This Article is squarely in line with the second Cyber Resilience Act objective, which aims to improve the security-related information available to consumers to help inform their purchasing decisions. 

Will consumers actually read this? Probably not many, but requiring this documentation is a positive step to demonstrate security readiness to the public.

Chapter IV and V – Notification of Conformity Assessment Bodies (Articles 25-49)

While the previous chapters focused on the requirements for PDE manufacturers to deliver secure products, these chapters set requirements for the compliance auditing and enforcement organizations. Specifically, the chapters define guardrails for:

  1. The organizations that are permitted to assess PDE manufacturers’ compliance with the Cyber Resilience Act.
  2. The organizations that are permitted to surveil the market and enforce penalties for noncompliance.

The EU will decentralize the auditing process for the Cyber Resilience Act to organizations that are approved by member nations. Each nation will need to evaluate and report authorized organizations to audit PDE manufacturers and enforce penalties – which will be another step before this act is applied to organizations selling PDEs in EU markets.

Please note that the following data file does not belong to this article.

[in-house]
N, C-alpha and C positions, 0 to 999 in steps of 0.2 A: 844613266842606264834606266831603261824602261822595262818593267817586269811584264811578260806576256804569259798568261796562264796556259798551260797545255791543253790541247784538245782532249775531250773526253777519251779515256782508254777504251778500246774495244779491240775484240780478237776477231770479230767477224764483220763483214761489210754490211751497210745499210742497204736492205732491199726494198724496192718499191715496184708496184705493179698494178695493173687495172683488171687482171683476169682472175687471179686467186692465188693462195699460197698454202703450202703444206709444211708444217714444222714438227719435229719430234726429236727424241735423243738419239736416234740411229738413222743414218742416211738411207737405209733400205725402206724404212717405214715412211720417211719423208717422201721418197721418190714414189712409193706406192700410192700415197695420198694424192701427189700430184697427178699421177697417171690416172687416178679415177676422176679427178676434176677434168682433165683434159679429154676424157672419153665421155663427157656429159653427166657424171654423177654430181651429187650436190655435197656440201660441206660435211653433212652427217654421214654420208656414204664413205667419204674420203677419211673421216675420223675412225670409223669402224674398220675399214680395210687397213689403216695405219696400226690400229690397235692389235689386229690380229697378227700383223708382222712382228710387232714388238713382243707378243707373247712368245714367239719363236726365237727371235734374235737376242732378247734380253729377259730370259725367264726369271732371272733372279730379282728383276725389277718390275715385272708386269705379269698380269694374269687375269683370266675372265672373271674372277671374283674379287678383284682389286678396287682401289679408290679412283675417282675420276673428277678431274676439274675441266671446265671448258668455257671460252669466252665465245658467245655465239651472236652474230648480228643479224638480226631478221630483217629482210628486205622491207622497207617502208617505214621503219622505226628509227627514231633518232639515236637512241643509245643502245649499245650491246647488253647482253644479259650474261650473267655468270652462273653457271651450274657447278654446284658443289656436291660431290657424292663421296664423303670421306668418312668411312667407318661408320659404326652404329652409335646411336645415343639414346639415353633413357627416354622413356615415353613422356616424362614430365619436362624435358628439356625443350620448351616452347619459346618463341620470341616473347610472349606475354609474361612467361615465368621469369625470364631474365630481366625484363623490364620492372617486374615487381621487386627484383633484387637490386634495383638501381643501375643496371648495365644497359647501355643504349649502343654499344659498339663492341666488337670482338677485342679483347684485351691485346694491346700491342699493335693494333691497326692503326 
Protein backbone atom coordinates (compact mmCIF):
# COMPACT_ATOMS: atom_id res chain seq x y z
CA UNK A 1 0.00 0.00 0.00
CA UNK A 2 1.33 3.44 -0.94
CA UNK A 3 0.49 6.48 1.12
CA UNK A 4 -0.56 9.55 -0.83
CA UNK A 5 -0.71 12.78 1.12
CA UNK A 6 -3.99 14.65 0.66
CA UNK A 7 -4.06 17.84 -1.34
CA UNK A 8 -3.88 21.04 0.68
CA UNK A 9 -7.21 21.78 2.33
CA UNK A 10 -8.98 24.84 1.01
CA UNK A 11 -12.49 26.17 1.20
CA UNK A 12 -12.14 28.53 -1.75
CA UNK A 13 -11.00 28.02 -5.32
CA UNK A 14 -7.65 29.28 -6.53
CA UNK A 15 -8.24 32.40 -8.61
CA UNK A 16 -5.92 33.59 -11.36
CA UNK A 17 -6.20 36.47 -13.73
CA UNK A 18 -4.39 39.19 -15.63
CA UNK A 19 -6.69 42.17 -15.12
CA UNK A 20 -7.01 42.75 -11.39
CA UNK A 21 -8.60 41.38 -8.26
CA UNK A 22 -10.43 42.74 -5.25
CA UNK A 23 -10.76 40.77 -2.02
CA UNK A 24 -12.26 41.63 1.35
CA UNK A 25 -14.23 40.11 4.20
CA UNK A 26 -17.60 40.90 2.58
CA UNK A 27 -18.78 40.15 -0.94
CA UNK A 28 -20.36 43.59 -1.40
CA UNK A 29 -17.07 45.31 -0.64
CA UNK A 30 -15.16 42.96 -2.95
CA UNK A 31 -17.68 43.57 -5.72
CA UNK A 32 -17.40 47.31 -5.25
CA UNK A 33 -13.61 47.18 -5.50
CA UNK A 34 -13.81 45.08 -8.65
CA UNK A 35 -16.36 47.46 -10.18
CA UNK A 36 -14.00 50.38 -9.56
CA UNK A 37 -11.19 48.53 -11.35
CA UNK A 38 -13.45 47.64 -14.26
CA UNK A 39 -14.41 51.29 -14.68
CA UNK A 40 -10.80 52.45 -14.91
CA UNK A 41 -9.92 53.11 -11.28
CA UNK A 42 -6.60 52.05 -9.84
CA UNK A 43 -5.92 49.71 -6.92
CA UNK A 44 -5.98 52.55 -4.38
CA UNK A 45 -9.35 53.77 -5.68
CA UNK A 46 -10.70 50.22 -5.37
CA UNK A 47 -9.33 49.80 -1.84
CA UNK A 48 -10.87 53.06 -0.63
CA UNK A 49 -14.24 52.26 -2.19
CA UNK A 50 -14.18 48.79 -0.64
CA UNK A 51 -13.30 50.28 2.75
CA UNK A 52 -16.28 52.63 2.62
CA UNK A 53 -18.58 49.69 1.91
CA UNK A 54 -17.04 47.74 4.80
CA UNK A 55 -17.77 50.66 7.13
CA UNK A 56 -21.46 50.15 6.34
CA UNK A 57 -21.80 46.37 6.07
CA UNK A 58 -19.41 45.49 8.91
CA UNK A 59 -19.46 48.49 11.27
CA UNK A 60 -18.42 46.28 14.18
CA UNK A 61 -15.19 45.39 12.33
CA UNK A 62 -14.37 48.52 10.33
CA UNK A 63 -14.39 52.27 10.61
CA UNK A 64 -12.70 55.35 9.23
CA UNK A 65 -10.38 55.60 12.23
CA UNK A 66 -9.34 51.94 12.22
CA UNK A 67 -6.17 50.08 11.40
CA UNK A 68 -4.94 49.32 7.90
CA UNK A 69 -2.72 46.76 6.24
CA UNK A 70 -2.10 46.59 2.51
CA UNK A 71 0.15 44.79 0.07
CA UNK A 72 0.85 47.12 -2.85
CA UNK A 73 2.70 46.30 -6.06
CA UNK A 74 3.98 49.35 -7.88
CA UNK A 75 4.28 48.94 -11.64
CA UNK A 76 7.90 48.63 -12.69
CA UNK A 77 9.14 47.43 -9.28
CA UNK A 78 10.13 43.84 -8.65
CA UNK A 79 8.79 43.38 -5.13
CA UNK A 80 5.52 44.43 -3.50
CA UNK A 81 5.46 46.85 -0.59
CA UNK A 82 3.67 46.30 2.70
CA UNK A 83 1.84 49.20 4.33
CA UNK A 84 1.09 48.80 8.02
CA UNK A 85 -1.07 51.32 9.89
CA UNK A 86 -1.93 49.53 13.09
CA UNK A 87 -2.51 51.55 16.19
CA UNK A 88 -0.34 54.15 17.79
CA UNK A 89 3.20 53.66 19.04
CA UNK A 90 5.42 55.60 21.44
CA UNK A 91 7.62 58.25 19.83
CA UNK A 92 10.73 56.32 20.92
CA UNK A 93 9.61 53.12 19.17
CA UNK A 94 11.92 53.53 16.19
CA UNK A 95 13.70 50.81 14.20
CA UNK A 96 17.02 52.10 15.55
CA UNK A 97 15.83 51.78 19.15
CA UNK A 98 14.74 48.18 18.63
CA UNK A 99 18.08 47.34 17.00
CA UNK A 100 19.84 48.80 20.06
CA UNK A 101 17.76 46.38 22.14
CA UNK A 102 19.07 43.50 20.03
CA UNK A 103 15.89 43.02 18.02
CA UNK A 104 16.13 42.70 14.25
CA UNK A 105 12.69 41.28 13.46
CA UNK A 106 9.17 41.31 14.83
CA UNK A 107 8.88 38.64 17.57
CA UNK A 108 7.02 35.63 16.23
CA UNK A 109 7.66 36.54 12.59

Article 27 describes the requirements that determine whether an organization is suitable for the auditing process – factors include no conflicts of interest, the ability to hire knowledgeable personnel, and the ability to keep confidential information secure.

For PDE manufacturers, there isn’t any new information about the specific requirements they’ll need to address. However, they may want to review these chapters to learn how PDEs will be evaluated, and who will evaluate them.

Chapters VI-VIII – Delegated Power, Penalties, and Transitional Provisions

These final chapters define which organizations have the power to amend the Cyber Resilience Act, penalties for non-compliance, and specifications for products currently on the market.

Article 53

This Article describes penalties for noncompliance with the Cyber Resilience Act.

It states that the fine for noncompliance with Annex I is up to 15,000,000 EUR or up to 2.5% of the annual worldwide turnover for the previous financial year (whichever is higher). Wow! Interestingly, the fine for noncompliance with all other requirements is lower – up to 10,000,000 EUR or up to 2% of annual worldwide turnover for the previous financial year (whichever is higher). Time to double check those Annex 1 rules.

As a reminder, Annex 1 describes the security requirements needed to build PDEs, while other Annexes define requirements for vulnerability management and security information communication.